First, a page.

What’s wrong with Science? – glad you asked

–In a longer post to TheGreatChange Lorna had asked:

What is this list about? Attacking science or solving environmental problems? And if you do the former, how can you address the latter?

–I responded:

Lorna, There are serious problems with the design of the scientific method. The problem is not with what it has found, but what the design of the method prevents you from looking for.

One good examples are the learning processes of distributed systems, cultures, economies, weather.  That’s what we’re in trouble with.  Growth for organisms or economies, would appear to be the principle learning process of complex system organization and development.

Growth for organisms or economies etc., is a principal organizational process for complex systems

Growth as a process of self-organization is not yet included in the subjects of modern science, though. That’s apparently because growth is self-animating and uniquely individual, not externally controlled by either universal or local laws.  It develops opportunistically within the laws.

For not studying it, the scientific community participates in promoting the economy’s taking control of nature’s systems all over the planet.  It’s importantly because science represents everything with control theory.  So, we seem to have not the first idea how uncontrolled growth systems manage to work at all.


–Lorna challenged back:

I don’t understand what you mean by: “learning processes of distributed systems”. You need to explain and defend your statement about what Growth is (”principle learning process….”). You need to defend your claim that there are no external controls on growth (how about starvation? lack of energy or resources or space?). What is the “control theory” you refer to, where is it operative, who is in charge, control over what? Etc. etc.

What is “the design of the scientific method”? It isn’t a blueprint or a document but a process. What does it prevent us from looking for? Things that we don’t know are there? Science allows us to look for anything but there needs to be a reason to look in the first place.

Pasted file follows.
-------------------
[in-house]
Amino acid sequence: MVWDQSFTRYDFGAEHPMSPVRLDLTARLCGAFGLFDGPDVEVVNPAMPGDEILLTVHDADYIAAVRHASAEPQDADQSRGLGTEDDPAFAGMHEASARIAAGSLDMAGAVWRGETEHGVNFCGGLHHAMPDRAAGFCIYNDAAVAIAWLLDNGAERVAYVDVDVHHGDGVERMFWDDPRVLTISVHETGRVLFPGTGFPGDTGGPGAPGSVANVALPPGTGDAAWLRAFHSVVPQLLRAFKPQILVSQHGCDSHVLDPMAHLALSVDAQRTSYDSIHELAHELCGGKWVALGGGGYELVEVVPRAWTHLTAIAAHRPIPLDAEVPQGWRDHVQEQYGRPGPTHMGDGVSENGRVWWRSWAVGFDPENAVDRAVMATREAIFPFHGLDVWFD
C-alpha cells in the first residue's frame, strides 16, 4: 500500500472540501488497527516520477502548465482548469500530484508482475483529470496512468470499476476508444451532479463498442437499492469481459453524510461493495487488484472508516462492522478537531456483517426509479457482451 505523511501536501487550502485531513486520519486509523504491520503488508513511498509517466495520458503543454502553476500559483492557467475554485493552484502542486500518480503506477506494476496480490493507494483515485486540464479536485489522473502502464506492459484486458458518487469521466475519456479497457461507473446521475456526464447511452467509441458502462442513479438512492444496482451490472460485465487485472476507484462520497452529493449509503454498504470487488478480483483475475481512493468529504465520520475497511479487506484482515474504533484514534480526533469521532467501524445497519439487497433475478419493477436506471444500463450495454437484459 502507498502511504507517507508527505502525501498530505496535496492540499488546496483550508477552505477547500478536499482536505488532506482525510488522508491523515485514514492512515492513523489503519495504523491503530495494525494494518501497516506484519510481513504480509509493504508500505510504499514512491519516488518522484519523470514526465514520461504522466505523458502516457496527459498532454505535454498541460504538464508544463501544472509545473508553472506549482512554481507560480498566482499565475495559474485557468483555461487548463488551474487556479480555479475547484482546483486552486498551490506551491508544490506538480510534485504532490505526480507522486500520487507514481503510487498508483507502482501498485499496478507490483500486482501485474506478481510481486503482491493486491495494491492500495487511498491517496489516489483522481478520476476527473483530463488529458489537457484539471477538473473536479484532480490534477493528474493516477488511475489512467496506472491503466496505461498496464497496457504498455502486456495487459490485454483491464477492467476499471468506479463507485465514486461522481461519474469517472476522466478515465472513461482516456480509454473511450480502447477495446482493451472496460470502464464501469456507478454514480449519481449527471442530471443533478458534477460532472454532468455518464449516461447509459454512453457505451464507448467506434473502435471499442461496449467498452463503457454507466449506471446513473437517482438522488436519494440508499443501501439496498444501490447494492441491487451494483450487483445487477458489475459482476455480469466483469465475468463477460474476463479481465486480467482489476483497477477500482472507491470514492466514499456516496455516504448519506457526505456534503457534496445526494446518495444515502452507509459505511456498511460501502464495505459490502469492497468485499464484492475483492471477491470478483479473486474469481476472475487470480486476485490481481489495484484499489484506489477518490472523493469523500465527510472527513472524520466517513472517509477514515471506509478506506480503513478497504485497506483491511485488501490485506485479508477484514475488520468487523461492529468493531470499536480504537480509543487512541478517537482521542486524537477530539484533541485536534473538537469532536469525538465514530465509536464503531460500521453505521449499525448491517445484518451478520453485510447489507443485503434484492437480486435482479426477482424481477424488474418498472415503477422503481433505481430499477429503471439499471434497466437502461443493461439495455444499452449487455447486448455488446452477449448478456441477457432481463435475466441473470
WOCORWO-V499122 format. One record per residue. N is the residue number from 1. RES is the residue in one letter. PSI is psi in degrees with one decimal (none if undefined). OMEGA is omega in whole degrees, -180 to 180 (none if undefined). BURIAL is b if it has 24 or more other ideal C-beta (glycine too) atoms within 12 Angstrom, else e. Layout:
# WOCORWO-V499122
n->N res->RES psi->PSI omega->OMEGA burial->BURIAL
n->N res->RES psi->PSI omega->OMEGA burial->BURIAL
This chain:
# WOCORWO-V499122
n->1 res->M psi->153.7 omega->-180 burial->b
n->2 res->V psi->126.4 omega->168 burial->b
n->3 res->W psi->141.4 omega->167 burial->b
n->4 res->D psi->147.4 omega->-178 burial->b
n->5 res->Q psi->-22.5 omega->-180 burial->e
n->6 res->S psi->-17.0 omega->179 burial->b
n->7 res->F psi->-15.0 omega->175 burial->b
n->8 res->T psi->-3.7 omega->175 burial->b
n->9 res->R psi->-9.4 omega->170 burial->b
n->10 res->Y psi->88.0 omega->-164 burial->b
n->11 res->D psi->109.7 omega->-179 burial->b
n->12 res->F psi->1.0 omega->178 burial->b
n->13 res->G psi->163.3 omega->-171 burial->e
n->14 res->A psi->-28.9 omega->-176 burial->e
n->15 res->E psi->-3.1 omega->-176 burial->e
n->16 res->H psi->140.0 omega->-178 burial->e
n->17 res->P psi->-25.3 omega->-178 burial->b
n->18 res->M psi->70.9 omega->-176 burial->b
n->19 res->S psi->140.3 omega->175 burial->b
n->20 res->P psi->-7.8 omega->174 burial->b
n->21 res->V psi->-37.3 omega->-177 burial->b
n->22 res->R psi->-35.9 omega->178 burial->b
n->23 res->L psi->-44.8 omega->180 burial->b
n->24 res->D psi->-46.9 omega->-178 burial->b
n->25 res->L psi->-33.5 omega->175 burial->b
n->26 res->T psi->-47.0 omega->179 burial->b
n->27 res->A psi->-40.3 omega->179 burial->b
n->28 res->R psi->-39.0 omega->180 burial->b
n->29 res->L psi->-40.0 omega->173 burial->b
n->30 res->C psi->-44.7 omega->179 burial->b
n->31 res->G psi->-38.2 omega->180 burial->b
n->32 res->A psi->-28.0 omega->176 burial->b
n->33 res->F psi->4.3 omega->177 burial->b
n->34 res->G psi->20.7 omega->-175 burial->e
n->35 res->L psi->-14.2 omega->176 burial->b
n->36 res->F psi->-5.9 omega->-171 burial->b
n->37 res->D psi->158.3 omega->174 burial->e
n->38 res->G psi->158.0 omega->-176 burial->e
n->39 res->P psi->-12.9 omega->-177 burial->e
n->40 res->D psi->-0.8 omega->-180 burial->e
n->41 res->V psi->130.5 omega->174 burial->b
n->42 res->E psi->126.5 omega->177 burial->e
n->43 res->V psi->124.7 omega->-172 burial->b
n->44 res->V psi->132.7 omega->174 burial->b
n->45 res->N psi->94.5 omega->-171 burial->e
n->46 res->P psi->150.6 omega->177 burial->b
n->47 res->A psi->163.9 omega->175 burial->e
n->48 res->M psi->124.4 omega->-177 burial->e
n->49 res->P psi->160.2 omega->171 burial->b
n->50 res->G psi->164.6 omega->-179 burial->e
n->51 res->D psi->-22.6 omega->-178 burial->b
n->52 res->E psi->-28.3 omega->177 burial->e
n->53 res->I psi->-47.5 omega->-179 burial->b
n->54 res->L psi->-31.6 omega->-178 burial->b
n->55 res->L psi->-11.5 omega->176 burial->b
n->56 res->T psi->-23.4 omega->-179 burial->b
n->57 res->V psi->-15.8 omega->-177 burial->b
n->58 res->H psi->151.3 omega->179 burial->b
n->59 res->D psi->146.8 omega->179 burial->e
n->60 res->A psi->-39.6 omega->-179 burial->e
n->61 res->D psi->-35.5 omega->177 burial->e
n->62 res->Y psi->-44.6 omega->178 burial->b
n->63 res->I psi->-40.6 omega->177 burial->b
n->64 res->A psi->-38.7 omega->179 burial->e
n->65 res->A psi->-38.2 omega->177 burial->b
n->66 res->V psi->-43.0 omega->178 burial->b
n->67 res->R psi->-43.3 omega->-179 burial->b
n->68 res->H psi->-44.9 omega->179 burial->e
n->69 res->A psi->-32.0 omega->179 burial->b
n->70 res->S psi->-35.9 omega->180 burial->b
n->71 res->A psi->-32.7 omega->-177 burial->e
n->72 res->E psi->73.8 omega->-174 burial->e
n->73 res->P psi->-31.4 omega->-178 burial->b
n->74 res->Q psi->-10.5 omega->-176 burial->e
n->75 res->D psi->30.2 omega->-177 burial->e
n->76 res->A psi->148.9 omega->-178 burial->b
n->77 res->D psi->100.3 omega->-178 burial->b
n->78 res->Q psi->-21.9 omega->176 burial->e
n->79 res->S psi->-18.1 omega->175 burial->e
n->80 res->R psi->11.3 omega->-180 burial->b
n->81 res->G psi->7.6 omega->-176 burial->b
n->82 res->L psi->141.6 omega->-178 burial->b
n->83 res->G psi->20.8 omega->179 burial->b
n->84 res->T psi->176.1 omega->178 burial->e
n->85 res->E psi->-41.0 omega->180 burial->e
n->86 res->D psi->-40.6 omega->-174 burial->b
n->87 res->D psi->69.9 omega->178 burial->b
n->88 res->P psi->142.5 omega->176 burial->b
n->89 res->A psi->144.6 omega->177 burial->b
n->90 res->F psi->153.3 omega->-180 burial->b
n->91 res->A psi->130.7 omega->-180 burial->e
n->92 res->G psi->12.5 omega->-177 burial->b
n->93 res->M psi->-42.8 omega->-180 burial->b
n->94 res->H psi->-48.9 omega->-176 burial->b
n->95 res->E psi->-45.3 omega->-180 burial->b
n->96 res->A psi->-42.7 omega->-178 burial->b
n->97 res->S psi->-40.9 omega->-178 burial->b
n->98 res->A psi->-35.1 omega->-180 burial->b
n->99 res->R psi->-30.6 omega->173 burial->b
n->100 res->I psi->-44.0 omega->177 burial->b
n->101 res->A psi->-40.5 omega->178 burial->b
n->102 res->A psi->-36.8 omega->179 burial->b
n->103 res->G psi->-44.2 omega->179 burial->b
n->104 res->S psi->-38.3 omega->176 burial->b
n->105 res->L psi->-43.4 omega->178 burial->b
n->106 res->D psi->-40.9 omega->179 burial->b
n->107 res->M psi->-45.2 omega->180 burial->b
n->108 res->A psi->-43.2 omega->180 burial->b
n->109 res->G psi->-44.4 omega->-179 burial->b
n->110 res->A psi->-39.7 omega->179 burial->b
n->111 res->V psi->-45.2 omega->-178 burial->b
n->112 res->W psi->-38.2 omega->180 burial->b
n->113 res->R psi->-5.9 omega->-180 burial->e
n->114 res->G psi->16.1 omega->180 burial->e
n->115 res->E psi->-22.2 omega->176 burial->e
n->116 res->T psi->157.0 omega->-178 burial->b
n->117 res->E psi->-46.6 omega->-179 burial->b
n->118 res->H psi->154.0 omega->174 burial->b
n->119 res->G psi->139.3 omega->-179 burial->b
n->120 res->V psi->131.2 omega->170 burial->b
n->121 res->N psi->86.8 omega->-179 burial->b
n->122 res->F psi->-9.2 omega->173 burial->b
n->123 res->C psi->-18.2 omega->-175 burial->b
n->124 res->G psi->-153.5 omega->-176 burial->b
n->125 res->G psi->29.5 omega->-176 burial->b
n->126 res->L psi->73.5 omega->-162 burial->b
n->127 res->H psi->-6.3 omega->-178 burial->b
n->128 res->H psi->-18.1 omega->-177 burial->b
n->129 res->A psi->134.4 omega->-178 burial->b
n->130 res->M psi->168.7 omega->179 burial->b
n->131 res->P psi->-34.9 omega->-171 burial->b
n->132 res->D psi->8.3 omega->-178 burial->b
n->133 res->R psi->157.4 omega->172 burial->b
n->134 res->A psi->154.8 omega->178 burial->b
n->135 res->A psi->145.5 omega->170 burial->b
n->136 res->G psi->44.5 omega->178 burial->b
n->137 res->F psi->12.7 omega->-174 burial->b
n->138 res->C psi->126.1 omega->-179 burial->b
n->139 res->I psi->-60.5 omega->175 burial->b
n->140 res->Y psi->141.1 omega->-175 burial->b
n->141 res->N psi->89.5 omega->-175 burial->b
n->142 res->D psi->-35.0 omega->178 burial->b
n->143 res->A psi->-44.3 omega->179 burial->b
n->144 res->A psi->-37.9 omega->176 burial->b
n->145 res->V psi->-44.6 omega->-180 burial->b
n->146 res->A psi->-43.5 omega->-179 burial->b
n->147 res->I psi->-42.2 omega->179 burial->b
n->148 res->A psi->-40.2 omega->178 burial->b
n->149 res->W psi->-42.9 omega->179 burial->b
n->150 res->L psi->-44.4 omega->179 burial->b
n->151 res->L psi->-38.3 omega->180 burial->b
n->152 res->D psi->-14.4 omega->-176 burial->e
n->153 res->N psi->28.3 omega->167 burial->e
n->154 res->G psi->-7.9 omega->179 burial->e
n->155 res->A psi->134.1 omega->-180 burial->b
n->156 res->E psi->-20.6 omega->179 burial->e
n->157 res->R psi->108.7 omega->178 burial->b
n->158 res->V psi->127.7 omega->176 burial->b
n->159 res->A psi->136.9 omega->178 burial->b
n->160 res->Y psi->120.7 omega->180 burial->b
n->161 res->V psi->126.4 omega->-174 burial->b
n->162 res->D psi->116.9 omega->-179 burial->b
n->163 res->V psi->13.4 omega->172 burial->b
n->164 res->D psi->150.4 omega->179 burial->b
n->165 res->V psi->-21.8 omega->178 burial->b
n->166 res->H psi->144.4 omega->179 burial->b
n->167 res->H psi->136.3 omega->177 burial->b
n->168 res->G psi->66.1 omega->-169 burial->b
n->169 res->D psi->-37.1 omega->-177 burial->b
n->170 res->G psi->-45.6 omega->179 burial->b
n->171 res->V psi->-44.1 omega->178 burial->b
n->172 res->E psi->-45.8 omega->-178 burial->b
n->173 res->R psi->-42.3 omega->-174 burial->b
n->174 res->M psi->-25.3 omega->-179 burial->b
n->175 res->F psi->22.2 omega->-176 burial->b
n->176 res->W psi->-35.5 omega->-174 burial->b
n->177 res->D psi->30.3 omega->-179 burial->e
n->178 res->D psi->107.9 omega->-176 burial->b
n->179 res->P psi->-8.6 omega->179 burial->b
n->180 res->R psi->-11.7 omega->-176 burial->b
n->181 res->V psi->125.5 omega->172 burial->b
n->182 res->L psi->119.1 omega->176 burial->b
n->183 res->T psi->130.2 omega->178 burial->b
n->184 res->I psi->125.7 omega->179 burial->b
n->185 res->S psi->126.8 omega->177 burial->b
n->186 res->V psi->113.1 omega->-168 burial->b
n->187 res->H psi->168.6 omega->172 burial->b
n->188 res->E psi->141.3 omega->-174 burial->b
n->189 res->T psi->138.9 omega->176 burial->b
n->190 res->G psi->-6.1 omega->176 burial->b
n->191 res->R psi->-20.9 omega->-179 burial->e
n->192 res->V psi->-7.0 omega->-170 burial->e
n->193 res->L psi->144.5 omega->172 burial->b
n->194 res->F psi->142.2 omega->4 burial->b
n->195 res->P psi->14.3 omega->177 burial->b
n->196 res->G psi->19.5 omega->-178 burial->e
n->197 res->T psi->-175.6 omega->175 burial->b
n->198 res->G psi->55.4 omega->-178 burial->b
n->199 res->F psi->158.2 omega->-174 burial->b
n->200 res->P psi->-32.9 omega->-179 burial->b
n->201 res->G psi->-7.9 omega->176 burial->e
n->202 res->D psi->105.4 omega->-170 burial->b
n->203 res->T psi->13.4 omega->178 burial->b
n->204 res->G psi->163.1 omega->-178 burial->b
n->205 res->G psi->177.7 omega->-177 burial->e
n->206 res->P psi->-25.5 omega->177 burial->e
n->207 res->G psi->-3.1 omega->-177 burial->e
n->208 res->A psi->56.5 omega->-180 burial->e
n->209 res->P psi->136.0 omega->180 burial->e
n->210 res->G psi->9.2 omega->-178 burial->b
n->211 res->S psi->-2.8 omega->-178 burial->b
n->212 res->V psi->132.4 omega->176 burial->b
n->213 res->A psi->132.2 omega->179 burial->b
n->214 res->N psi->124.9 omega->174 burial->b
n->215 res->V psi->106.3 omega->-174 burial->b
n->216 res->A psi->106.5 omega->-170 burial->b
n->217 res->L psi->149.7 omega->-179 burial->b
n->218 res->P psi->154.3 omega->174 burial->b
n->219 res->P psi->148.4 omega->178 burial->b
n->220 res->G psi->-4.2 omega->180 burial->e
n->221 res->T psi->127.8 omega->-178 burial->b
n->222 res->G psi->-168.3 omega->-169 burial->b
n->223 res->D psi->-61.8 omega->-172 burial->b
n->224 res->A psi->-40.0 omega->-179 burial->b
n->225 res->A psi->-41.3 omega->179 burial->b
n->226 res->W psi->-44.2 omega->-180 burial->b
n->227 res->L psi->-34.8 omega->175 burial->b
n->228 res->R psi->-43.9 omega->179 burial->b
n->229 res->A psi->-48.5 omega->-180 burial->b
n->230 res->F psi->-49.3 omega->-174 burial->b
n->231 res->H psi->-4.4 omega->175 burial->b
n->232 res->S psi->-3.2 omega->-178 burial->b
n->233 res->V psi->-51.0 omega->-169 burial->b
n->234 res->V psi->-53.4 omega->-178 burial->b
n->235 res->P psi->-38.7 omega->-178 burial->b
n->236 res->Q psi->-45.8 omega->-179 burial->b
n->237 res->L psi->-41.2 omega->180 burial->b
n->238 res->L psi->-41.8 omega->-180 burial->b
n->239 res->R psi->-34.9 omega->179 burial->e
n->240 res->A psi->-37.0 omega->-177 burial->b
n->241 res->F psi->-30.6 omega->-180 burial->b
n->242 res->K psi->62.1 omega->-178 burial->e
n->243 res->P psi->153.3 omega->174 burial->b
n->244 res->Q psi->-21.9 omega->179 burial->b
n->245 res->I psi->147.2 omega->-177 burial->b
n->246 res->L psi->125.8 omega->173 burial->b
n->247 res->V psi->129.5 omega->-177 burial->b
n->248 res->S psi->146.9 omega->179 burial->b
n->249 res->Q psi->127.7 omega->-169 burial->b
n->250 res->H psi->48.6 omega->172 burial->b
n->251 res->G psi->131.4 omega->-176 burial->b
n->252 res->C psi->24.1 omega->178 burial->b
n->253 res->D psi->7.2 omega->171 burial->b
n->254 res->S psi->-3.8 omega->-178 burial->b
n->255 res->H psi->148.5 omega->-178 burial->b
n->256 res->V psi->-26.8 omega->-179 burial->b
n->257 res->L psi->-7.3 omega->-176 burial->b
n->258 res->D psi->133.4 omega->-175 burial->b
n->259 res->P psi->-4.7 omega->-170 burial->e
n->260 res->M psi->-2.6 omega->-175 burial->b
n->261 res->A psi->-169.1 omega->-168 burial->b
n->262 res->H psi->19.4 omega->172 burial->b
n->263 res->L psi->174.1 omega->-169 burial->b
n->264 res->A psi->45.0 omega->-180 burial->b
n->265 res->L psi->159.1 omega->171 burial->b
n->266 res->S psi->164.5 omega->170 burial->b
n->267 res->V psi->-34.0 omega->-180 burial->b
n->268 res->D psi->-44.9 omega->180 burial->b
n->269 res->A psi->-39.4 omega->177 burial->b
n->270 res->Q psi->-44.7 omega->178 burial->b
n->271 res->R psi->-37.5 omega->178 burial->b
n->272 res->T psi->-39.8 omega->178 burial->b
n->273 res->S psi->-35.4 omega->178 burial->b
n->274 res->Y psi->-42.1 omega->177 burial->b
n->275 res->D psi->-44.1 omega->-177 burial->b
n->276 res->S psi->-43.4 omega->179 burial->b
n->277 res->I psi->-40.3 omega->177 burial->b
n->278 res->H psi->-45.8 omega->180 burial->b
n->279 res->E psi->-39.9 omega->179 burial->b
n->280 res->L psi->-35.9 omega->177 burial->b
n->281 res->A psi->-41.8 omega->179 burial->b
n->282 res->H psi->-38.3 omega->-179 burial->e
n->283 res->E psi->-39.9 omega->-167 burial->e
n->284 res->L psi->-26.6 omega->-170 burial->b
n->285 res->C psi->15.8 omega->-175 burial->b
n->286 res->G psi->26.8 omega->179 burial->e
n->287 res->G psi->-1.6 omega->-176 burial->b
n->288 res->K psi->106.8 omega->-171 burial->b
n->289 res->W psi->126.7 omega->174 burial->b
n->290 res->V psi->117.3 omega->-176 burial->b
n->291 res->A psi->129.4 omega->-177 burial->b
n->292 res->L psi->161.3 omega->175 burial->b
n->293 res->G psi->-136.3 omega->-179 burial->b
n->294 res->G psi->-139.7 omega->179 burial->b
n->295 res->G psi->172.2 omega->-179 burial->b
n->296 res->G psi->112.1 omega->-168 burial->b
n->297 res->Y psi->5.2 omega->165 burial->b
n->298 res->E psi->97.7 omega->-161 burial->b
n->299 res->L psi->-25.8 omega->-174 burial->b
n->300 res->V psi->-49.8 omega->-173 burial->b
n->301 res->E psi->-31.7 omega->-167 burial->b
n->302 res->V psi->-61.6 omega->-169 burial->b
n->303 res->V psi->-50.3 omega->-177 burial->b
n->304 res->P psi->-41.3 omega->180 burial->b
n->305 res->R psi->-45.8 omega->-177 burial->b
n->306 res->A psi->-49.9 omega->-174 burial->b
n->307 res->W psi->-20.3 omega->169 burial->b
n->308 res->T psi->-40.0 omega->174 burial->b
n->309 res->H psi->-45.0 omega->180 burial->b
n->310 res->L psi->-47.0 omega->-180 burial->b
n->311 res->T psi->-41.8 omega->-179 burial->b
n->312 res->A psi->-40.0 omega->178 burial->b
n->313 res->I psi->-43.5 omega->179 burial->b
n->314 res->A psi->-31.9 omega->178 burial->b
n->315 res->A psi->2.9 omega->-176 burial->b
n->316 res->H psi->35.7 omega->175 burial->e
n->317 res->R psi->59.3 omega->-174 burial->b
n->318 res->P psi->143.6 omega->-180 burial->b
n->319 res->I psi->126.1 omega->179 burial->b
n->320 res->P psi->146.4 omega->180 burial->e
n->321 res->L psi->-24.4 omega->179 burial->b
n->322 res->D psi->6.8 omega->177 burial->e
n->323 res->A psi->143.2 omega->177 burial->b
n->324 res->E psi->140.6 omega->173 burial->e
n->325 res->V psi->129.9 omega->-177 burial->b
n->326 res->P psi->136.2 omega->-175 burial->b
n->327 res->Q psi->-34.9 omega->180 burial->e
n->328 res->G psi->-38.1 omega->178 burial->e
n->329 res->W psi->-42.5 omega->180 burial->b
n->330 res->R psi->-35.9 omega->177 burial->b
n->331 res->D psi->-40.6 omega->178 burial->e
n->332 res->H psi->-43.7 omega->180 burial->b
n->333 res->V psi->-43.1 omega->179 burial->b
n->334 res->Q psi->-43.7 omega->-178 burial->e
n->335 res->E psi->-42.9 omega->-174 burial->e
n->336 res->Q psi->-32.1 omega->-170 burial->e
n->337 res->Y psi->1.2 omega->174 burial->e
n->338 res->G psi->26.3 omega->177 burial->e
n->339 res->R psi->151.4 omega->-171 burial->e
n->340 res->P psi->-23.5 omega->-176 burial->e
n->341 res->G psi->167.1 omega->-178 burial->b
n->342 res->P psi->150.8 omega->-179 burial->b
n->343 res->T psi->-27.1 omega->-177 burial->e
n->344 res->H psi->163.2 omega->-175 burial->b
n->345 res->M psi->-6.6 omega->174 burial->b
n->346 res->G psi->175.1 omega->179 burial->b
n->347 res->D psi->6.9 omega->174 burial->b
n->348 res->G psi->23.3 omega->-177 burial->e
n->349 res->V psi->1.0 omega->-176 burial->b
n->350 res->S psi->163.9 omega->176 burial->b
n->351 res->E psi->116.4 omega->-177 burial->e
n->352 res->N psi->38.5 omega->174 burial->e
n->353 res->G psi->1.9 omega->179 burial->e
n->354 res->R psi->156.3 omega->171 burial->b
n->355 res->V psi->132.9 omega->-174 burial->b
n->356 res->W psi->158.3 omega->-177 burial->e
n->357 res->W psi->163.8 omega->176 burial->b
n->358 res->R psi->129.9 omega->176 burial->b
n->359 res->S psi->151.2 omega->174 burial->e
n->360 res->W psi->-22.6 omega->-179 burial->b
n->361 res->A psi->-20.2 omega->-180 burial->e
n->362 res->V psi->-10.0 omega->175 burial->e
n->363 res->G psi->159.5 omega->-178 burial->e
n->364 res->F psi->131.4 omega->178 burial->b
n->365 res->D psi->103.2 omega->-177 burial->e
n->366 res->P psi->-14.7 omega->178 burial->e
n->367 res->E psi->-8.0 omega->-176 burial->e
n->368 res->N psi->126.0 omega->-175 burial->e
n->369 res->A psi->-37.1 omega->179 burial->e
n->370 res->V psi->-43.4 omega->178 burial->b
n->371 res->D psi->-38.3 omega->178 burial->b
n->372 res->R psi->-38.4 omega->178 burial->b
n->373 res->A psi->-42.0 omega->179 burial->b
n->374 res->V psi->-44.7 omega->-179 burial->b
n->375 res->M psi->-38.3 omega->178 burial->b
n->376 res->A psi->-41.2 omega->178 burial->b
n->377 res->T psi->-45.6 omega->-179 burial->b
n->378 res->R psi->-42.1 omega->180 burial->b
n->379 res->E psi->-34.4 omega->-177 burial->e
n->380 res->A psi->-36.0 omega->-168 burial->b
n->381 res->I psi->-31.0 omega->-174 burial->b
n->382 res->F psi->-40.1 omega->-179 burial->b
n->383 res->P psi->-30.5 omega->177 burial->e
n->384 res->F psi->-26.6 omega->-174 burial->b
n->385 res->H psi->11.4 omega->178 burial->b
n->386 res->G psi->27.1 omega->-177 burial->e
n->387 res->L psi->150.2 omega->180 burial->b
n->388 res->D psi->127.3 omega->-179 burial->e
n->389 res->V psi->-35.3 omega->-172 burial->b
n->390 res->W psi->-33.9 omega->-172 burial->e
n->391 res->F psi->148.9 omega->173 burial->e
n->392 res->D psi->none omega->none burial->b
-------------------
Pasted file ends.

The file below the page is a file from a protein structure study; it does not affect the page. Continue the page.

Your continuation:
Which gave me the chance to say:

Good you asked. Most people leave me hanging as to what they need amplified. Briefly then,

a) “learning processes of distributed systems” – Learning can be thought of as the accumulation of information, and in a physical system the information of the system is embodied in the physical form, like a tornado, or the ion channel that allows a spark discharge, or the body of an organism.

The accumulation of the information content embodied in the individual system develops with the growth of the system. There are learning/development phases that help you understand what kinds of learning is being done in each phase, and help you know what to look for.

The information in a system is in the system itself, and you don’t download it, or represent it with a formula or anything. You take a diagnostic approach and watch as the system develops to observe thresholds of stabilization and destabilization and things.

b) Growth is “principle learning process” – The thing that fools most people seems to be thinking that a growth curve is only a shape of a sequence of measures. They seem to see the connection between the curve of the measures and the equations that can be made to represent them.

They seem quite unaware of the complex system that invariably underlies the changes that produce the data. What is happening inside the system, and to the changing networks of cyclic incremental change that tend to act as a whole.  It is the creation of those changes in organization that are exhibited in measures reflected in the growth curves.

c) Defend your claim that there are no external controls on growth (how about starvation?)